In lesson four of our Sports in America free English class series, we will look at America’s national pastime: baseball!
- Learn about basic rules and concepts in baseball
- Learn new baseball-related vocabulary
- Learn how to properly use a semicolon
- Learn about some of the greatest baseball players of all time
Approximately 20 minutes
Baseball in America
Click below to listen to a recording of this passage.
Sports commentators have dubbed baseball “America’s national pastime” for good reason. Baseball is consistently one of the most-watched and played sports in the country. Whether kids are rounding the bases in Little League or professionals are hitting grand slams at the World Series, baseball is a sport for all ages. That said, it is also a very complex game with intricate rules and concepts.
Baseball consists of two teams of 9 players. Each game lasts for nine innings (with the possibility of extra innings). Unlike other field sports like football and soccer, baseball is played on a large, cone-shaped field. The infield consists of the home plate, 3 bases, and a pitcher’s mound. Alternatively, the outfield is a wide-open grassy area that marks the edge of the playing field.
Batters stand next to the home plate and attempt to hit the ball thrown by the pitcher. When a batter successfully hits the ball, they can begin running toward first base. If a batter can make it to all three bases and eventually back to home plate, this is known as a run. If a batter hits the ball beyond the outfield, this is known as a home run. The team that scores the most runs wins the game.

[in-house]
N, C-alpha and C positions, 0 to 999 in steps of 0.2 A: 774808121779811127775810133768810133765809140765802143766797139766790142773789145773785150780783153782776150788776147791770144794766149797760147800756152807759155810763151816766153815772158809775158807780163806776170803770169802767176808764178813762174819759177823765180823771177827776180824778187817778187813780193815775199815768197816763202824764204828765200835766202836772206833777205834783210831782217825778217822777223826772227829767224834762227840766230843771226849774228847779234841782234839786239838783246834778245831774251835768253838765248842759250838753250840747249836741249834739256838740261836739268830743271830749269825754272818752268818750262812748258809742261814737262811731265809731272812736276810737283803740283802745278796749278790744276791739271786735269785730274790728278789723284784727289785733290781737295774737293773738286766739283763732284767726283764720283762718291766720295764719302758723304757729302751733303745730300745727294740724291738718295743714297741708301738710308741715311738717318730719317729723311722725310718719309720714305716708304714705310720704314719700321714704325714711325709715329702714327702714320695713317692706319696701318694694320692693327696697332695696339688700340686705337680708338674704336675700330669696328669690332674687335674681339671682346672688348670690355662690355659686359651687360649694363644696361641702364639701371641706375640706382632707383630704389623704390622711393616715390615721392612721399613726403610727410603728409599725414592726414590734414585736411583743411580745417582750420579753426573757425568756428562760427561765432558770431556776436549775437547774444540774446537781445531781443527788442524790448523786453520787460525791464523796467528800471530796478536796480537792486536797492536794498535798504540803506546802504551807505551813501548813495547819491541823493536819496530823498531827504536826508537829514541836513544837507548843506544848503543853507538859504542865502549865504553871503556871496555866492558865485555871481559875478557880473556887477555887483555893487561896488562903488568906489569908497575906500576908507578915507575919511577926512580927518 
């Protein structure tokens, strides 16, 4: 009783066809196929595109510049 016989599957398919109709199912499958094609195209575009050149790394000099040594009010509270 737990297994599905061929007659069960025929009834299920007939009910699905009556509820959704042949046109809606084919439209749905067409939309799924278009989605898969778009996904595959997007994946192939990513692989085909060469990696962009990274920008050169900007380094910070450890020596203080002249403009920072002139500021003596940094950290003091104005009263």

When the pitcher throws the ball toward the batter, one of five things can happen
- The batter can hit the ball and start running toward first base
- The batter can hit a foul ball (in which case the batter must try again)
- The pitcher can throw a strike
- The pitcher can throw a ball
- The pitcher can bean the batter.
A strike means that the pitcher threw the ball over home plate and the batter failed to hit it. If a batter gets three strikes, he is “out,” which means it’s the next batter’s turn.
Alternatively, if the pitcher throws a ball, it means that they did not throw the ball over home plate and the batter did not swing. If a pitcher throws four balls against the same batter, the batter automatically gets to move to first base. The same is true if the pitcher beans (or hits) the batter with the ball. Balls and strikes are determined by an official standing behind the batter known as the umpire.
What Happens Next
Once the ball has been hit, one of the players on the opposing team can either try to catch the ball (which is an automatic “out” for the batter) or get the batter out by throwing the ball to one of the bases before the batter can reach it. When one team gets three “outs,” the teams switch places, giving the other team a chance to score runs.
Once both teams get three “outs,” the inning is over. If the teams finish 9 innings with an equal number of runs, the game goes into extra innings until a winner can be determined.
As you can see, the game of baseball is pretty complex. The sport requires a unique vocabulary just to understand the basic concepts. Nonetheless, it remains one of the most popular sports in the United States and much of the world.
It has also produced a number of famous athletes, including Babe Ruth, Jackie Robinson, Ty Cobb, Hank Aaron, Derek Jeter, and Cal Ripken Jr. With its storied history and diehard fanbase, baseball will likely remain America’s national pastime for years to come.